All-Star Music - Rock Inn photo
All-Star Music - Rock Inn

Rock Inn at the All-Star Music Resort. - photo by Jennifer Marx

Was this the best use of our vacation dollar? Absolutely not. We paid the same price for park tickets that we would have had we gone in September when there are no lines. The boys were disappointed to miss such favorites as Jungle Cruise, Splash Mountain, and Pirates of the Caribbean. It made the price paid for the tickets seem a bit over-the-top to Mom and Dad. So traveling in off-season will help you get more bang for your vacation buck!

So now that you have decided when to travel (during Value Season if at all possible), it's time to decide where to stay. You have two choices; on-property and off-property. There are pros and cons to each, and the difference in the costs can be a deciding factor. Let's look at off-property accommodations first.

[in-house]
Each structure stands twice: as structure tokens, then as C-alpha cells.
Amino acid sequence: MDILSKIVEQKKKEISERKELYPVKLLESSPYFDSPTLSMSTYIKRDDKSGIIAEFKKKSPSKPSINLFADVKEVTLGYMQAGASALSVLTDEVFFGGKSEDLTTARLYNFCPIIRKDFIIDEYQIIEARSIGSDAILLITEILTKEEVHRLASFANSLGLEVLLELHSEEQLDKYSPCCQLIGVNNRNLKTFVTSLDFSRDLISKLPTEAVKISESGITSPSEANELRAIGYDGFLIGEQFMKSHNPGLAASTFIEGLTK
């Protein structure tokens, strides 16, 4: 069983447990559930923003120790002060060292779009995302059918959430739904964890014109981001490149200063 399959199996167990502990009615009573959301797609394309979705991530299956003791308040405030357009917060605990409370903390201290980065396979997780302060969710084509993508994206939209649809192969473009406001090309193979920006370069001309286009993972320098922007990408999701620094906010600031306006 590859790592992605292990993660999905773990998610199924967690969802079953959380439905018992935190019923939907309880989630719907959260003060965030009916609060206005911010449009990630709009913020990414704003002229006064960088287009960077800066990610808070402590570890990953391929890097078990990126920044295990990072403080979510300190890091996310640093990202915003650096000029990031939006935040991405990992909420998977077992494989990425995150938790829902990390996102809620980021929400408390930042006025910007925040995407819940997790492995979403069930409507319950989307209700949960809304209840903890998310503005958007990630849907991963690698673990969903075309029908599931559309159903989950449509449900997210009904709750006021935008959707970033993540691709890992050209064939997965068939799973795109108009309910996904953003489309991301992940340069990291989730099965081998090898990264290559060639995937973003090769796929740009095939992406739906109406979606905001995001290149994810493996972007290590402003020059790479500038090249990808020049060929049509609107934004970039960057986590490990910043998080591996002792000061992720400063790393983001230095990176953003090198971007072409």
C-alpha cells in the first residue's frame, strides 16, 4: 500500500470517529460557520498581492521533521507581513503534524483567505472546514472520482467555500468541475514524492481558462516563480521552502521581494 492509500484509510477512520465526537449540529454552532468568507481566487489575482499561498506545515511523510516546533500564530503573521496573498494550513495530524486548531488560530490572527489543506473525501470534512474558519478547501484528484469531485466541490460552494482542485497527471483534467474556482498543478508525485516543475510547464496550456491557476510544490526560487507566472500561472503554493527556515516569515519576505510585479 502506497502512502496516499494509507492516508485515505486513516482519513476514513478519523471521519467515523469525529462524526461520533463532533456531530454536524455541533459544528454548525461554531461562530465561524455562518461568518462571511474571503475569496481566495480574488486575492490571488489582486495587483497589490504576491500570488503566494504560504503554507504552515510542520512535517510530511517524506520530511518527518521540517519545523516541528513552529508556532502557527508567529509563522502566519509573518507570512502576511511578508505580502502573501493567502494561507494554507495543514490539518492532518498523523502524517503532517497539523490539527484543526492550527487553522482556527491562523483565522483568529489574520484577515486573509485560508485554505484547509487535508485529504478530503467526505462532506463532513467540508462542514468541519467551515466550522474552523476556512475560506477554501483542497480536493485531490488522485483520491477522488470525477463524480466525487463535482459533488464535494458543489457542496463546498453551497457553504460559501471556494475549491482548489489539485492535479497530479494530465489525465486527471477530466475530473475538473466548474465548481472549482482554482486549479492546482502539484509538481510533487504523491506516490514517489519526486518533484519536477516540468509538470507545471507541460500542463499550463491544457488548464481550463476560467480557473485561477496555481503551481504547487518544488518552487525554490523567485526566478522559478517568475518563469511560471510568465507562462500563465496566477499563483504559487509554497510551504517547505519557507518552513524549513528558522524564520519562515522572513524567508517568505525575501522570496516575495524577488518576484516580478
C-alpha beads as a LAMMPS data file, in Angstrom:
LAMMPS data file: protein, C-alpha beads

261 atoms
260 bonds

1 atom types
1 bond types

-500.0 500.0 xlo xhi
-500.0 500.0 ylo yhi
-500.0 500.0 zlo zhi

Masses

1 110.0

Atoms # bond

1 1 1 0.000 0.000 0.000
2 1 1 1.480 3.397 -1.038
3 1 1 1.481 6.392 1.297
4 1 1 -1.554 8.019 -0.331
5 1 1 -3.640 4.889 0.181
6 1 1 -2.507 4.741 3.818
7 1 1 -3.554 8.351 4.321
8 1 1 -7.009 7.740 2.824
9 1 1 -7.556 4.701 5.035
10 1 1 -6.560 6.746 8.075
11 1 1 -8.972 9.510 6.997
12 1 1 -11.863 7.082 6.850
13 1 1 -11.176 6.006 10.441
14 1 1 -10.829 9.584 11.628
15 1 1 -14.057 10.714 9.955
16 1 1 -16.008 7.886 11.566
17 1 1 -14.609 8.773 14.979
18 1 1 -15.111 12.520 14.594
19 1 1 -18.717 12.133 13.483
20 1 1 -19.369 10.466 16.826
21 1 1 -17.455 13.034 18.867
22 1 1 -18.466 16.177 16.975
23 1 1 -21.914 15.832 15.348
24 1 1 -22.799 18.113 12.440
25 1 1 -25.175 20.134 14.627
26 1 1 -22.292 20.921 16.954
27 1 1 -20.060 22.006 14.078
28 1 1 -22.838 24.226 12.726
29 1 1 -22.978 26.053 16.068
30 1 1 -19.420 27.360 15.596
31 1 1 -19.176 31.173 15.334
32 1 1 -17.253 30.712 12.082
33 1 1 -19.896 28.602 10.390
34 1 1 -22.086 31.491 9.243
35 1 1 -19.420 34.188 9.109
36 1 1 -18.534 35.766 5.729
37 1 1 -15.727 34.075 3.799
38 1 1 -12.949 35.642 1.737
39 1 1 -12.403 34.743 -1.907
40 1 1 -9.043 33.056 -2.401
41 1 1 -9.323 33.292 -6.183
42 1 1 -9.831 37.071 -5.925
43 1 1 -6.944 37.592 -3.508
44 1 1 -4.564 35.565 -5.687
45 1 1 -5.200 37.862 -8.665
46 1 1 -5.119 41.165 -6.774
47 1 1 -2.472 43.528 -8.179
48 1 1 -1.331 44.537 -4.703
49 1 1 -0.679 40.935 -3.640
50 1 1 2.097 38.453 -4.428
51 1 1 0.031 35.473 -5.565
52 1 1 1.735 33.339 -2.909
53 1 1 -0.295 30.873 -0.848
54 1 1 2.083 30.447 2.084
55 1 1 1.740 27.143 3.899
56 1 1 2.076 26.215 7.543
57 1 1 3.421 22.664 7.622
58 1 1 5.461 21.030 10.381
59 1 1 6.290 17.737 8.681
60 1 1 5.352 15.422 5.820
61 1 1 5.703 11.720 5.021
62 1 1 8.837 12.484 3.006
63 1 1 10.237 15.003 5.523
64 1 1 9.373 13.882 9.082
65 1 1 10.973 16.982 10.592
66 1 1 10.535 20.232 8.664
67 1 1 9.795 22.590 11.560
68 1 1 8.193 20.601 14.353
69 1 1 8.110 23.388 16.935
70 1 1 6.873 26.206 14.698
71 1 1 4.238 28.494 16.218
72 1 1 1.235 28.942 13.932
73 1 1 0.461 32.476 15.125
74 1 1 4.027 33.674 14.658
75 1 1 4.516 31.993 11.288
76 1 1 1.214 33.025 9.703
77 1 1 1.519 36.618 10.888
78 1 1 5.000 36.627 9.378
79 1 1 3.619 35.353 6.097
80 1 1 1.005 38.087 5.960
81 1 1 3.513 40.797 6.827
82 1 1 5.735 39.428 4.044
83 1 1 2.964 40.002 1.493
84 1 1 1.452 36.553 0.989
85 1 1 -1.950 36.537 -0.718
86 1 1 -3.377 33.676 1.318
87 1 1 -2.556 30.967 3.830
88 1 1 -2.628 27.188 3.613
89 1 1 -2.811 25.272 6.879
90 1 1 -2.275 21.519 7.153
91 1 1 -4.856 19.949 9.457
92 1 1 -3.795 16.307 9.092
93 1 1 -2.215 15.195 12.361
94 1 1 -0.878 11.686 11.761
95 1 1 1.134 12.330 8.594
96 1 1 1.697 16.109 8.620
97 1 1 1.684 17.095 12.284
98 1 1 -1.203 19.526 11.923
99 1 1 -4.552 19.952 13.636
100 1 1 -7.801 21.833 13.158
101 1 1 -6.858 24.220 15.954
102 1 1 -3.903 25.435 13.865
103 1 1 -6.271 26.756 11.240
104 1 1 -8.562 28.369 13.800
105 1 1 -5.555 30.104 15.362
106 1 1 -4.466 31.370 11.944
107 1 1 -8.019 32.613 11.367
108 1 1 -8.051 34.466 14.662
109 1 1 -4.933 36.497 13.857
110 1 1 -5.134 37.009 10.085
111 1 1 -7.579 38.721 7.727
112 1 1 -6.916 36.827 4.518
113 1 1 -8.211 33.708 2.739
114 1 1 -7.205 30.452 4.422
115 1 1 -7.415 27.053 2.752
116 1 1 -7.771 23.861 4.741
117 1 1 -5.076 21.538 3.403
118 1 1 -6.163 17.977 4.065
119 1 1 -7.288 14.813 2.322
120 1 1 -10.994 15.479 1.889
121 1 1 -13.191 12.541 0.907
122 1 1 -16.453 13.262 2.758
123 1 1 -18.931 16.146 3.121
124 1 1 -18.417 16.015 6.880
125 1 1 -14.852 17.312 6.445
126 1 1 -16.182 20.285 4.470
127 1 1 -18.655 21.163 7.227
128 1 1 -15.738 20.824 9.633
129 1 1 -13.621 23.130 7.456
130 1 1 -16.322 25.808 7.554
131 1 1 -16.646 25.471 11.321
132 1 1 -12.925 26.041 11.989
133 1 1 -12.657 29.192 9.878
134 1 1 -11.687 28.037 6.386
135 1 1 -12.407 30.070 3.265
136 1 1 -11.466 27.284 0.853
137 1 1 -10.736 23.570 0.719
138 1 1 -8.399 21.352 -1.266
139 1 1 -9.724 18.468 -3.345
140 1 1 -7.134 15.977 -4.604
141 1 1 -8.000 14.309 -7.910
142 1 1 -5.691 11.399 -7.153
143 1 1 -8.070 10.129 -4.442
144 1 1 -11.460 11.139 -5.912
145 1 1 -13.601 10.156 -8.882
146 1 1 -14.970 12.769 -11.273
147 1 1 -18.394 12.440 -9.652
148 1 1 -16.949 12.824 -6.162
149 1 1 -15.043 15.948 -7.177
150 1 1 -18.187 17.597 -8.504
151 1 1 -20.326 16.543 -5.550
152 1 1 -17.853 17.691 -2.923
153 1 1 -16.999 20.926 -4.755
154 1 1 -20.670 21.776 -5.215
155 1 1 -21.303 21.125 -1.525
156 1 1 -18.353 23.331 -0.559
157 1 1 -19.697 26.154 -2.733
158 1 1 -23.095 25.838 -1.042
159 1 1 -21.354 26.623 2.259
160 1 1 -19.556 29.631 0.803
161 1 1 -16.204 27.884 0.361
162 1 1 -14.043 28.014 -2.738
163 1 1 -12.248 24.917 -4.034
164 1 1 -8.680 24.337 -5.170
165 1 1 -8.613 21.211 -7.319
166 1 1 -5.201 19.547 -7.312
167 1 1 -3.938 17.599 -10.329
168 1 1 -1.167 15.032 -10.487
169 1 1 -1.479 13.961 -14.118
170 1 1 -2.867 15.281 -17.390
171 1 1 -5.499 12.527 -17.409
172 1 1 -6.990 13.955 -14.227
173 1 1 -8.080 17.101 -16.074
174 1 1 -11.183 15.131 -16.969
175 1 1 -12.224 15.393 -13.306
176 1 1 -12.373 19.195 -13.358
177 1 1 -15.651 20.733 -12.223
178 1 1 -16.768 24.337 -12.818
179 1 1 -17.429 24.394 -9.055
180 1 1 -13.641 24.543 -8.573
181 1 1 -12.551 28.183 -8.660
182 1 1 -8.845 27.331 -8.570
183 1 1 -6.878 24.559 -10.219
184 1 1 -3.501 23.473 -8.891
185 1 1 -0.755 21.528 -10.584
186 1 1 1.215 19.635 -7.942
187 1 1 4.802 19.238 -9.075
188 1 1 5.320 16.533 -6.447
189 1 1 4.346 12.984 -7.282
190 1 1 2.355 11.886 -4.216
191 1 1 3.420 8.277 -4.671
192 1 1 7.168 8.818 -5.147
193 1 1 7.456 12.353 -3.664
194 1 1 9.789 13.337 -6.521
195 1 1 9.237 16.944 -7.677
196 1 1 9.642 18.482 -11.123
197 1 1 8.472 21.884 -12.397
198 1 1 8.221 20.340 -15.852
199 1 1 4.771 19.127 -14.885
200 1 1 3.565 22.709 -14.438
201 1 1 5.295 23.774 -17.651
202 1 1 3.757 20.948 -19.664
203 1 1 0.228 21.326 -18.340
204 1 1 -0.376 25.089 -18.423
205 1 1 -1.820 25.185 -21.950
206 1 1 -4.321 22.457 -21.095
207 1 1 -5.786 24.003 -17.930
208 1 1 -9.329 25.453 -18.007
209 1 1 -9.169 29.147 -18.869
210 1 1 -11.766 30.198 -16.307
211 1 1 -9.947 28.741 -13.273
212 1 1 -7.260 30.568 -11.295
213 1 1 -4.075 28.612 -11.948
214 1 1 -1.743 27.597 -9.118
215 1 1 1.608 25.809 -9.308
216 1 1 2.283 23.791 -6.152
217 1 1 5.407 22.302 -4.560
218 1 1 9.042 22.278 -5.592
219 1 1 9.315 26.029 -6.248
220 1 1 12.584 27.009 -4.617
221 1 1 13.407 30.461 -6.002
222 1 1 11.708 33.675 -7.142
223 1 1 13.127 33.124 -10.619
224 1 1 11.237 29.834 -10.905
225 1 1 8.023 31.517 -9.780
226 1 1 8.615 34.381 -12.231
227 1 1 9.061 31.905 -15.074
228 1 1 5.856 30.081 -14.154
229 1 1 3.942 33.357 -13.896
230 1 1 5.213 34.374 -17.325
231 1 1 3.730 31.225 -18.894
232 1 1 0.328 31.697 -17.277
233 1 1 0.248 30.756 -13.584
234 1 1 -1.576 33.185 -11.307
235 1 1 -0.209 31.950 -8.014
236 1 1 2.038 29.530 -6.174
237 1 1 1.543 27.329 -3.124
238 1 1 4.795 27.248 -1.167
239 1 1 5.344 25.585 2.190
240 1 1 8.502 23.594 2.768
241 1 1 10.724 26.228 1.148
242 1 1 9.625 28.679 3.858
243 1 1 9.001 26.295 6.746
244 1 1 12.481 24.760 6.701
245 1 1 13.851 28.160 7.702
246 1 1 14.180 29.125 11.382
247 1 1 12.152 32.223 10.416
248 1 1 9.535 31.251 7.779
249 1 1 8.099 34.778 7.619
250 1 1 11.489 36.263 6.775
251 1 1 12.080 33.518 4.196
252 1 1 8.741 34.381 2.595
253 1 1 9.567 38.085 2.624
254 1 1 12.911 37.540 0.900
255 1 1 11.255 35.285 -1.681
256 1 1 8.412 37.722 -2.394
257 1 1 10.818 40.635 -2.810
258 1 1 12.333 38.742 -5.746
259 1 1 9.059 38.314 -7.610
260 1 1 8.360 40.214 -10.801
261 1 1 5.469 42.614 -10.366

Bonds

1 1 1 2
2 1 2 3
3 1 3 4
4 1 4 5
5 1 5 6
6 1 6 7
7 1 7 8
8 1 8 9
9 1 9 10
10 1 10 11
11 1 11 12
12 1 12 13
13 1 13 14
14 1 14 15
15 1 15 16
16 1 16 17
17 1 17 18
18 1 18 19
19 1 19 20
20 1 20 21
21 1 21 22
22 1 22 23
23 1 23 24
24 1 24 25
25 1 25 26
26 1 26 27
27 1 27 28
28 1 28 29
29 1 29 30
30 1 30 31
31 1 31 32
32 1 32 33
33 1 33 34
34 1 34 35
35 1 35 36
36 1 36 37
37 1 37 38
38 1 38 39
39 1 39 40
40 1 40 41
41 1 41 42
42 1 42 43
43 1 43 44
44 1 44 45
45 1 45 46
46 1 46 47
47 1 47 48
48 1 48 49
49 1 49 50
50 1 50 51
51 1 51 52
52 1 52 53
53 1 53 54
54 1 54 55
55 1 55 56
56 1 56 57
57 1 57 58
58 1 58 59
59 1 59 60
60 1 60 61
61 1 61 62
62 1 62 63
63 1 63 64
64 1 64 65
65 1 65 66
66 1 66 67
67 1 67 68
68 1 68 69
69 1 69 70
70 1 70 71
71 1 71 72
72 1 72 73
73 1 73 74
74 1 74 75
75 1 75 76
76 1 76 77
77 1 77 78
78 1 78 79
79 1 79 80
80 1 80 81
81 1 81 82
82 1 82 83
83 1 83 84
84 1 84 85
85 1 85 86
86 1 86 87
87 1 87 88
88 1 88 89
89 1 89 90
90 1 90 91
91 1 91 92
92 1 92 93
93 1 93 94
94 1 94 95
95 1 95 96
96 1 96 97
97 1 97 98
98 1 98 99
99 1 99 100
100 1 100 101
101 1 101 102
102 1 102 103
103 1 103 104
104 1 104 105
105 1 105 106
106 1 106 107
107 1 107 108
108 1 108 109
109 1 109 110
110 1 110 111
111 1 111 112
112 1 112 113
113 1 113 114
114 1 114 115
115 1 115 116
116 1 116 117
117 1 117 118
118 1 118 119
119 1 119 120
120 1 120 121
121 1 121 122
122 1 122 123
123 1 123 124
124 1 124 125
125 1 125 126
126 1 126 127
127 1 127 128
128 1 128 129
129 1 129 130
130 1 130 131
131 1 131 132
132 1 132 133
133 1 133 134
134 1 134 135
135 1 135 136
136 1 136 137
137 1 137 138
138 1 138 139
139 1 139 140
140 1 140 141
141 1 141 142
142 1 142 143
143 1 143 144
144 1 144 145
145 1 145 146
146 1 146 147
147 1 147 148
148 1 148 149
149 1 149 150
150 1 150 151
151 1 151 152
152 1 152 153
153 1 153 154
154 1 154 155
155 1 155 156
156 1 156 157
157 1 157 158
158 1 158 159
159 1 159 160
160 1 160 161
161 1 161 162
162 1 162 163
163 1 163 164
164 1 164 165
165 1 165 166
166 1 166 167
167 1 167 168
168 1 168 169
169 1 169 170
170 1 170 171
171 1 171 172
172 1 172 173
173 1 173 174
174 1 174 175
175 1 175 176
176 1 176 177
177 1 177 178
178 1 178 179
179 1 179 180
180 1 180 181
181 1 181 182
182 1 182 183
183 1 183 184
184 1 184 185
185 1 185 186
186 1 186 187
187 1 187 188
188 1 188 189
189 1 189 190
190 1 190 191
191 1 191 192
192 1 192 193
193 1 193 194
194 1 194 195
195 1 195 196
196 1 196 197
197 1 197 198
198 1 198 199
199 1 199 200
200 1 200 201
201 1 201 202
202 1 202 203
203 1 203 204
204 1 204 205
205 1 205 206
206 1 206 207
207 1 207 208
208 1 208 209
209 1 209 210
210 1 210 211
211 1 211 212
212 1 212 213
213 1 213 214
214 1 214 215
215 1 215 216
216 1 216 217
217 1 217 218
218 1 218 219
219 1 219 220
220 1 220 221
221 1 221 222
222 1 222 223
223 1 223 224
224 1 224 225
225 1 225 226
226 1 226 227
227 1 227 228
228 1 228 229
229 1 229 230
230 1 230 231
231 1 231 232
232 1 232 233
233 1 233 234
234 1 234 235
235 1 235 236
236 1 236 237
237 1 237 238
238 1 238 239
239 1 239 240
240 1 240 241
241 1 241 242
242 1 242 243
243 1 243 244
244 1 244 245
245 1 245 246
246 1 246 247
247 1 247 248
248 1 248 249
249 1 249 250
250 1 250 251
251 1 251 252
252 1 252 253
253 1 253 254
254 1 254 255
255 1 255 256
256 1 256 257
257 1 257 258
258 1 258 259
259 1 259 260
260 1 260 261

Orlando offers a plethora of vacation accommodation choices. Accommodations are available at well-known chain hotels for as little as $69/night depending on the time of year. Or, you can stay at a hotel that offers suites, which often include a fridge and microwave. One such chain is located three miles from the main gate of WDW, and for $127/night, you get a kitchenette, as well as access to a free hot breakfast every day. This can be a big savings! There are also many vacation homes available for rent by the night or the week. These often include a full kitchen and a bedroom suite, and can be found for as low as $79/night! If you are staying off-property, be sure to find out what type of shuttle service your hotel offers. If your hotel does not offer shuttle service, or you want to go other places than Walt Disney World, you will need to figure transportation into your budget. And if you do rent a car, as a day guest, parking at WDW will cost you $14/day.